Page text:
17 Mar 2010
15 Mar 2010
On February 21, 1972, Luna 20 soft landed in the rugged highlands between Mare Fecunditatis and Mare Crisium. The next day a sample return capsule blasted off carrying 55 grams of lunar soil. The Luna 20 descent stage still sits silently on the Moon, clearly visible in LROC NAC image M119482862RE [NASA/GSFC/Arizona State University].
22 Feb 2010
14 Feb 2010
22 Dec 2009
Seeing small areas of the Moon at 50 cm per pixel often presents unexpected views, and sometimes it is hard to interpret the geology at first glance, much less what is up and what is down! What are the white streaks? How did they get there? Image is 600 meters wide, from NAC frame M109624226L [NASA/GSFC/Arizona State University].
16 Dec 2009
15 Dec 2009
17 Nov 2009
Most mountains on the Earth are formed as plates collide and the crust buckles. Not so for the Moon, where mountains are formed as a result of impacts. Images taken looking across the landscape rather than straight down really bring out topography and help us visualize the lunar landscape. However such images can only be taken as the spacecraft rolls to the side, in this case about 70°, so the opportunities are limited. Foreground is about 15 km wide, view is northeast across the north rim of Cabeus crater [NASA/GSFC/Arizona State University].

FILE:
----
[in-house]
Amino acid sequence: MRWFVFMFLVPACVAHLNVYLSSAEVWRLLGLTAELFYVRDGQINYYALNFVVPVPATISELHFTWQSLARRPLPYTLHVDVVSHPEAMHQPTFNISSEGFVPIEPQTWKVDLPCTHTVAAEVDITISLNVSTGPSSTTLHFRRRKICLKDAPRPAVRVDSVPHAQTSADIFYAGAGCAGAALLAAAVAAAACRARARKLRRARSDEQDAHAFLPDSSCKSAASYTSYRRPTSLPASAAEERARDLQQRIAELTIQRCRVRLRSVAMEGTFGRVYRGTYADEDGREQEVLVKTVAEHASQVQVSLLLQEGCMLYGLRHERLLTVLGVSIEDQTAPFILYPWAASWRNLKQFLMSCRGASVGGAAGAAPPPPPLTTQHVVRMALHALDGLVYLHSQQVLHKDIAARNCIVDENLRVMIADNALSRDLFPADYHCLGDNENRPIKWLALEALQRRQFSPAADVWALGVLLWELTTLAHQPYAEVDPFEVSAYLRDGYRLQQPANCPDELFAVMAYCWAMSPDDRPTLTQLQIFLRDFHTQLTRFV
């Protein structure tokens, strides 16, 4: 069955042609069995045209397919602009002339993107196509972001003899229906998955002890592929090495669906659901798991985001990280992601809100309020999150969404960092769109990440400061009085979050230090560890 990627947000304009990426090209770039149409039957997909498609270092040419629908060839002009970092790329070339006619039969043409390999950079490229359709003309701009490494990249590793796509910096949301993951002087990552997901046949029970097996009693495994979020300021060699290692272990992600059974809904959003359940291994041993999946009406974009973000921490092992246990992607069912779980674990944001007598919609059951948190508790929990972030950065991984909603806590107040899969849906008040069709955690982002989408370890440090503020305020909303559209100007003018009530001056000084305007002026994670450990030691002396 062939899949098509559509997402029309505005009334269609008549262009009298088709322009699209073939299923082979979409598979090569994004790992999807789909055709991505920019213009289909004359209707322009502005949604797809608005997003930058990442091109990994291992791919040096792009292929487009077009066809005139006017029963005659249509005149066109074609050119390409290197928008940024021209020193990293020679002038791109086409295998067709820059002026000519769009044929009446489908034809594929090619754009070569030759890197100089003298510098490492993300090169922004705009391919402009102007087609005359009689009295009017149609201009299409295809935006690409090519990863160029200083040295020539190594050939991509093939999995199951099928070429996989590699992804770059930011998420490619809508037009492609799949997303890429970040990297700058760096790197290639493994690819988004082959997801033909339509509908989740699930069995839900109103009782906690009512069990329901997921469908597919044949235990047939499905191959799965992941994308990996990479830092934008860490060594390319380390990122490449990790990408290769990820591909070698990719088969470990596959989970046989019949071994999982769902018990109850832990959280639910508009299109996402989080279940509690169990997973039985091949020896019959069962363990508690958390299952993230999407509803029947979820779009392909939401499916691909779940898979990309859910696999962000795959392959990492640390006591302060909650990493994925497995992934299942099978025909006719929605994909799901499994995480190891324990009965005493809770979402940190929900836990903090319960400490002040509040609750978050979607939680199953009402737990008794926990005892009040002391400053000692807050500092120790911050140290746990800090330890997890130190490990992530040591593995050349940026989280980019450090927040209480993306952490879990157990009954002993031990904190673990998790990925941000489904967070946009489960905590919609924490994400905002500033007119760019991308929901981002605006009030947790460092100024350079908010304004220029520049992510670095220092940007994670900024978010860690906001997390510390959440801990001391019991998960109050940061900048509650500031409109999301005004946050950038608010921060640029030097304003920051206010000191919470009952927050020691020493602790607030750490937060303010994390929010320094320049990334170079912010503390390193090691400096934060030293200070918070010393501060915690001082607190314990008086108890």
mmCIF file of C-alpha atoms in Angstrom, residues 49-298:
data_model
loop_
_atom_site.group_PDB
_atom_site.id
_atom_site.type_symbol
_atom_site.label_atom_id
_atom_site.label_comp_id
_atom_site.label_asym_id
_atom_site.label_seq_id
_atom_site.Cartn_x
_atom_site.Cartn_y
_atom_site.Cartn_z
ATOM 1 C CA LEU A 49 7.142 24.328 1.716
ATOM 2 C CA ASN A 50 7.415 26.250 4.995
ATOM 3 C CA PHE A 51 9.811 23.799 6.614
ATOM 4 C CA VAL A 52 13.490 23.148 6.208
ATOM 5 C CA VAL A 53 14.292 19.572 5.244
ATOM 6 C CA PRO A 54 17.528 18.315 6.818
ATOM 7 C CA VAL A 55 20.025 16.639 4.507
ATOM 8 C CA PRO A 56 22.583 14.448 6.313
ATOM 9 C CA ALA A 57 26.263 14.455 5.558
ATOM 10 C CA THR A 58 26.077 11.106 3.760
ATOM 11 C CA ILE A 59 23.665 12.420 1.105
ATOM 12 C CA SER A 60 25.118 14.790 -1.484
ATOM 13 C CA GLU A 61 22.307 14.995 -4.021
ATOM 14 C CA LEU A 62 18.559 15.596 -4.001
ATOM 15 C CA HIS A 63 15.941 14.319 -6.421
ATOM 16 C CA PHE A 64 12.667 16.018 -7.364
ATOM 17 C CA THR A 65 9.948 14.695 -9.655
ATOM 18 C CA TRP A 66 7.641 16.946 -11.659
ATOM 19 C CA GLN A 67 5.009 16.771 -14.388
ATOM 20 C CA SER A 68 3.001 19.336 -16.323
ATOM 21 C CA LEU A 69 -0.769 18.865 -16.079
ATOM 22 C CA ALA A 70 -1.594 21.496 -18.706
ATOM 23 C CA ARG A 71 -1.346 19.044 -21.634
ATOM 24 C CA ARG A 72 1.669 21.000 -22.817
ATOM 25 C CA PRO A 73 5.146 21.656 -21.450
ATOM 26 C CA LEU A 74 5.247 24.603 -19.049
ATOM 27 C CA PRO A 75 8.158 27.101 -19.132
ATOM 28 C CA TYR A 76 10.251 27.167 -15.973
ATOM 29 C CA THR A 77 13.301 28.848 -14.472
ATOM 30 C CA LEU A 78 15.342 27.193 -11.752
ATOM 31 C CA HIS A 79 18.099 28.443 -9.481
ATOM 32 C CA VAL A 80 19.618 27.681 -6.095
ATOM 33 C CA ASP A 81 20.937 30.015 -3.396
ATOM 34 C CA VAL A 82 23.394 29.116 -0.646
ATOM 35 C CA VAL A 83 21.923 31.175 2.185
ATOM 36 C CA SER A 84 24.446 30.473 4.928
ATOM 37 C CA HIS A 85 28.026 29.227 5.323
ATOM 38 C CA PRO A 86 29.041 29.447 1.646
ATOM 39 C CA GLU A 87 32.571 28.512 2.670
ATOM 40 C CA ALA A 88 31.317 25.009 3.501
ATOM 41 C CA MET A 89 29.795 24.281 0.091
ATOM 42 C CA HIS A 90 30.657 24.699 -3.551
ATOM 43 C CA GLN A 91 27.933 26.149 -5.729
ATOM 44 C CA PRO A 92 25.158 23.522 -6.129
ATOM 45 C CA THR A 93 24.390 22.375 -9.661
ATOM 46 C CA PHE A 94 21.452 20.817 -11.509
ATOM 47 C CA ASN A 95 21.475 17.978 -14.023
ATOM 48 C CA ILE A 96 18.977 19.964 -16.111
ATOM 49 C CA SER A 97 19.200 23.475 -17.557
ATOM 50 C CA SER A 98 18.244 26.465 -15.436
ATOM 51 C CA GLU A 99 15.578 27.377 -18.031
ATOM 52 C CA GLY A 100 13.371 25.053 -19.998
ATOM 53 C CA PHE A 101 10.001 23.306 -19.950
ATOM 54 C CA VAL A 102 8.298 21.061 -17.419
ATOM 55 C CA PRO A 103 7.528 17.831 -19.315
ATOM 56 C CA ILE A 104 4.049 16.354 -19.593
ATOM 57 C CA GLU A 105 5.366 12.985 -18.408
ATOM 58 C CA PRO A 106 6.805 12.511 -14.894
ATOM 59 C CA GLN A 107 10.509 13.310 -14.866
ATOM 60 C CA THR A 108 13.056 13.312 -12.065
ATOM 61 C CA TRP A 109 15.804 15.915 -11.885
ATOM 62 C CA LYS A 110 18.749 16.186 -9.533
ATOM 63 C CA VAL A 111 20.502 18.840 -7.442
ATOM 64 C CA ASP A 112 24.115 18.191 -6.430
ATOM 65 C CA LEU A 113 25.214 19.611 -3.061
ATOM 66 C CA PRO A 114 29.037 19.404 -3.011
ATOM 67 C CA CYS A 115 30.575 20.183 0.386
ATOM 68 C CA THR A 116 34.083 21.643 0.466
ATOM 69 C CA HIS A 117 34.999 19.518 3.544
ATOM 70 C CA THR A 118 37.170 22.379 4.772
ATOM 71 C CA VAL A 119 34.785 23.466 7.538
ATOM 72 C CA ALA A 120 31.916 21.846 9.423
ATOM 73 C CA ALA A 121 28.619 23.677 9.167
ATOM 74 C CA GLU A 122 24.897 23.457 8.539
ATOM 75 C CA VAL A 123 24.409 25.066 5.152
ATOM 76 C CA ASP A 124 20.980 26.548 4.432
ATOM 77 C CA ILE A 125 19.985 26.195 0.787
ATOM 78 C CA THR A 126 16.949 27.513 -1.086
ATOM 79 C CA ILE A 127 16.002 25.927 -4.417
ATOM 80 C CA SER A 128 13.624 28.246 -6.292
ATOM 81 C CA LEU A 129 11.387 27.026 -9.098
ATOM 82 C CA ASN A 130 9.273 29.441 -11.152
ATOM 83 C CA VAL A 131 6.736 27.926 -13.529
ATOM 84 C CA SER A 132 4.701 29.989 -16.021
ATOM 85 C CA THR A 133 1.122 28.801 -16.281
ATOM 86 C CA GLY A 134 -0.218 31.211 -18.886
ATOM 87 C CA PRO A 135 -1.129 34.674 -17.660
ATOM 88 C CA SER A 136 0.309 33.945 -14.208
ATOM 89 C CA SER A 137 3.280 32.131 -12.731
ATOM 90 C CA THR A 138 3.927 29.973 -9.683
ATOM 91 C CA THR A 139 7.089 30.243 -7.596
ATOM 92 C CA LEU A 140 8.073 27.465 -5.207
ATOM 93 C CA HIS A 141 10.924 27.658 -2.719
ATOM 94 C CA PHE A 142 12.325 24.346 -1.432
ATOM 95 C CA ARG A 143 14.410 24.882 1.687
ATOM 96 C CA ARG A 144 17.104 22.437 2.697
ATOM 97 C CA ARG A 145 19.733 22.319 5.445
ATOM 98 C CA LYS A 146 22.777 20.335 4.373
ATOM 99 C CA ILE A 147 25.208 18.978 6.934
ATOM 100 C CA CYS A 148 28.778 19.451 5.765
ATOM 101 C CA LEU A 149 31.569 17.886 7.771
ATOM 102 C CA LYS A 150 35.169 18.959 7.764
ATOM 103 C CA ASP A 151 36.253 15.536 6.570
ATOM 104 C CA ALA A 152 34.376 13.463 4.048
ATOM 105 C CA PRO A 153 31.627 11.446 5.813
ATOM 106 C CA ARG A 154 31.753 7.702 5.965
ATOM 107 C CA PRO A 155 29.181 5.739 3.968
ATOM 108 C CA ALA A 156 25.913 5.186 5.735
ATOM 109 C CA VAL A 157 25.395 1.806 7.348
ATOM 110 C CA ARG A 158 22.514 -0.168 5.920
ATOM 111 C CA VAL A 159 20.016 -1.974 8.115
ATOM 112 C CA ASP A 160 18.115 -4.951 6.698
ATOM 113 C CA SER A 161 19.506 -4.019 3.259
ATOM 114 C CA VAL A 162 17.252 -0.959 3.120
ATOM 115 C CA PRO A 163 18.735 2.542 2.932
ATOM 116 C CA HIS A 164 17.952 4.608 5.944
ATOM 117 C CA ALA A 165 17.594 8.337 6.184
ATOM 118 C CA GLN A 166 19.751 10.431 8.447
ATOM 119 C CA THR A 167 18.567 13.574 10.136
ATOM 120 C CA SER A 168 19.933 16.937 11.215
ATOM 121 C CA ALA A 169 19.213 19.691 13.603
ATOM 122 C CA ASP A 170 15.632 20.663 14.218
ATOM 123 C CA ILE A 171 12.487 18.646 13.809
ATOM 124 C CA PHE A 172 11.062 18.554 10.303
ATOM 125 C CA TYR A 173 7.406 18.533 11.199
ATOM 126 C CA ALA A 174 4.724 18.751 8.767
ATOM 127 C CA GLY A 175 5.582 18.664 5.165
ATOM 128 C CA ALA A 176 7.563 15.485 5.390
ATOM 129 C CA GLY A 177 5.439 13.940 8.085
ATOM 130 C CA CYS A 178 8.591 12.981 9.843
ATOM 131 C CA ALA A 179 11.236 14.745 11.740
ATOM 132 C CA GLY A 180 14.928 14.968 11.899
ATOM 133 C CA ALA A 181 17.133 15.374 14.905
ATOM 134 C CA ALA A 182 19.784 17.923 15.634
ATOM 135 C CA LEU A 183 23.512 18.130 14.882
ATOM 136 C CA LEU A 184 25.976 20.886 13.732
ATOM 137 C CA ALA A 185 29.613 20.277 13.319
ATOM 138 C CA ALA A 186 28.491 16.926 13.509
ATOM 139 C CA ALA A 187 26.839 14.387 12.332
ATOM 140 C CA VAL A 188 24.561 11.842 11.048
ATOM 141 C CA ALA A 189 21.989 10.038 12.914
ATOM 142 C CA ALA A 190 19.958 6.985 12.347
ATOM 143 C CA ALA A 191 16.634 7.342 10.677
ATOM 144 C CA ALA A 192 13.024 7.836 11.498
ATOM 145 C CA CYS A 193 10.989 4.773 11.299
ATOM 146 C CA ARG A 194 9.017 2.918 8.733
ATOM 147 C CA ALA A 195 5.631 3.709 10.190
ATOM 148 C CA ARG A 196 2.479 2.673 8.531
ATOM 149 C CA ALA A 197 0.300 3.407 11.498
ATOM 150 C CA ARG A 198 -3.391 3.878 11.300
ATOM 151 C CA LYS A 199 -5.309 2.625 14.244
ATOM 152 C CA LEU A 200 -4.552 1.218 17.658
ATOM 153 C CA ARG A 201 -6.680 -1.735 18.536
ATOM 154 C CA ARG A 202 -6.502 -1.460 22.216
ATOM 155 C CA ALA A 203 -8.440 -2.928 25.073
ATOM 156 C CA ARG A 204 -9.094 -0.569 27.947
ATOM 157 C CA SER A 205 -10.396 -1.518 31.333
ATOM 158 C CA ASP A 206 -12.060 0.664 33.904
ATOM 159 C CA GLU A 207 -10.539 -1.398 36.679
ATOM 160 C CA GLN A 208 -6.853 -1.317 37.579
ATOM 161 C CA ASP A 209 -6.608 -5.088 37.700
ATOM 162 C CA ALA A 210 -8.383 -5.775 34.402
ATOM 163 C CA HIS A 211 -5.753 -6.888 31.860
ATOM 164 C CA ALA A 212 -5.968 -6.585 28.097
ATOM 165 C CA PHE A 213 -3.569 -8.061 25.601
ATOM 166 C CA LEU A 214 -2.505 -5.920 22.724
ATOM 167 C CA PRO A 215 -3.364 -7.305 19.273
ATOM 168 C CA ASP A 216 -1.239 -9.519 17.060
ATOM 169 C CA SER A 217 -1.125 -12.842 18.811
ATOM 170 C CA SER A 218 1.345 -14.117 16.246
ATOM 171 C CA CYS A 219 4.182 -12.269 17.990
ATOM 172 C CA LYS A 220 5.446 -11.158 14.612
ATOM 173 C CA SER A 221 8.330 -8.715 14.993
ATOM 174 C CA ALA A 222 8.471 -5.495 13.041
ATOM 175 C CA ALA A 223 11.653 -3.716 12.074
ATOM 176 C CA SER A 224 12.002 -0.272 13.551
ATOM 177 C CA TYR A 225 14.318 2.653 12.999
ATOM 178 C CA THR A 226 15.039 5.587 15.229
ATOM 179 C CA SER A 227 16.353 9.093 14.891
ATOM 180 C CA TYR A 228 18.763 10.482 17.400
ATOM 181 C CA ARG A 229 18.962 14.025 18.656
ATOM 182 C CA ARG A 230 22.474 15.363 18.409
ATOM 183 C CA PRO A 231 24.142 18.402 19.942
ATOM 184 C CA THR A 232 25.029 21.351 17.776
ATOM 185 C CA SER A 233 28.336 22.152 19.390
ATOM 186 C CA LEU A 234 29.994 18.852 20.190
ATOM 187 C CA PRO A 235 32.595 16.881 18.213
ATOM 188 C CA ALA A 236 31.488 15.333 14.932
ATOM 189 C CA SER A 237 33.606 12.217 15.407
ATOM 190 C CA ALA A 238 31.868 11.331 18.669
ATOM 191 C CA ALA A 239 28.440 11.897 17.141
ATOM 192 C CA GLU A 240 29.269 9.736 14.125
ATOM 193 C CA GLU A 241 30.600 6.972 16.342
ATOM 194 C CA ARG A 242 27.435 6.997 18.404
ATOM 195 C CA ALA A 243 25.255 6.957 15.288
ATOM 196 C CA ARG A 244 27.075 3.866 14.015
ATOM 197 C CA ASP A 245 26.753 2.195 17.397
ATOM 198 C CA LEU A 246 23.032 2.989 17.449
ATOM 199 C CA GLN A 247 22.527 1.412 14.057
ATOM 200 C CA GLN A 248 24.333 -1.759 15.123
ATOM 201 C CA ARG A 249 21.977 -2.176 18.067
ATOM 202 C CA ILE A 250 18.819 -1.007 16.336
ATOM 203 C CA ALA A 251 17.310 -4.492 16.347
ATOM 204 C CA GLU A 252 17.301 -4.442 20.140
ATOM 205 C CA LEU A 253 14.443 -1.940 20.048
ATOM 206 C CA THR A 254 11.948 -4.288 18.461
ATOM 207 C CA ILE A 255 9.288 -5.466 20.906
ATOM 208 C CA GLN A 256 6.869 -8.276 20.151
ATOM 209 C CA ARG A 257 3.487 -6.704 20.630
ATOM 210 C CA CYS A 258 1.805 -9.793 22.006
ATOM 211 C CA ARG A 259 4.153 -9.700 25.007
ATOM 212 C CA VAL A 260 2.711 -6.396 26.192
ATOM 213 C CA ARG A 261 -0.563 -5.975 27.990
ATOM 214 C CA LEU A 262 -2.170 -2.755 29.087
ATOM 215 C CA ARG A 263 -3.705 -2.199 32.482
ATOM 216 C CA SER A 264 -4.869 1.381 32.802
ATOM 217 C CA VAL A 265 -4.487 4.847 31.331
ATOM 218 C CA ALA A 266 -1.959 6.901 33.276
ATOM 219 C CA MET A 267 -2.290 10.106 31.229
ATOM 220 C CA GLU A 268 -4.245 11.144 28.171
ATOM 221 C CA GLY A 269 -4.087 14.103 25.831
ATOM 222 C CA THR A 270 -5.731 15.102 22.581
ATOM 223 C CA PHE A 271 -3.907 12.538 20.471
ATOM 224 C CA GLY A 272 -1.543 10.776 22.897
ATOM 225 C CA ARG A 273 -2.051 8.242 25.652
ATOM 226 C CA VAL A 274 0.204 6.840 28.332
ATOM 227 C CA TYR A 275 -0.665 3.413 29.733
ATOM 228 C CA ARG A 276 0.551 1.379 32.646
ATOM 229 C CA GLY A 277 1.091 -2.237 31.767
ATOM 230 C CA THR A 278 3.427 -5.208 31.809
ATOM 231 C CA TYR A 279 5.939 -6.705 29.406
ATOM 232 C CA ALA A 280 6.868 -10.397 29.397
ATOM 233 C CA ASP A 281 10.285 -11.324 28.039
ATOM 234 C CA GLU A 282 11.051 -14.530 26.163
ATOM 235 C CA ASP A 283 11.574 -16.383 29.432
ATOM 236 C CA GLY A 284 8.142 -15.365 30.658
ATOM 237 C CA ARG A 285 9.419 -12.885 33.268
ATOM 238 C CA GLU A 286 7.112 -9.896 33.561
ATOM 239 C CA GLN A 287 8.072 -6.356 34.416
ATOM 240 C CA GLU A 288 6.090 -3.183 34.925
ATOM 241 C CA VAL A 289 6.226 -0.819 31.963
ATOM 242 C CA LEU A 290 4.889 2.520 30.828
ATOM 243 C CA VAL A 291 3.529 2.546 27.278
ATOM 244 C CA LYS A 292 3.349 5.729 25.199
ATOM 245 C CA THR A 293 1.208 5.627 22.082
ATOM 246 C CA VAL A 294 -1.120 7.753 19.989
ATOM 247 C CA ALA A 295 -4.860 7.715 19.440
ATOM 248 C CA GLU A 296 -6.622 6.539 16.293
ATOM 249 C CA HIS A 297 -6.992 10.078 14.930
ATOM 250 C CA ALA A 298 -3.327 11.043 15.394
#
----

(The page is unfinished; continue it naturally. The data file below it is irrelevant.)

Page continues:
09 Nov 2009
As the Apollo 11 Lunar Module (LM) neared the surface, Neil Armstrong could see the landing area was right on the rough bouldery ejecta of West crater. He had to change the flight plan and fly the LM westward to find a safe landing spot. Image 742 meters wide, north is up [NASA/GSFC/Arizona State University].
28 Oct 2009See posts from all authors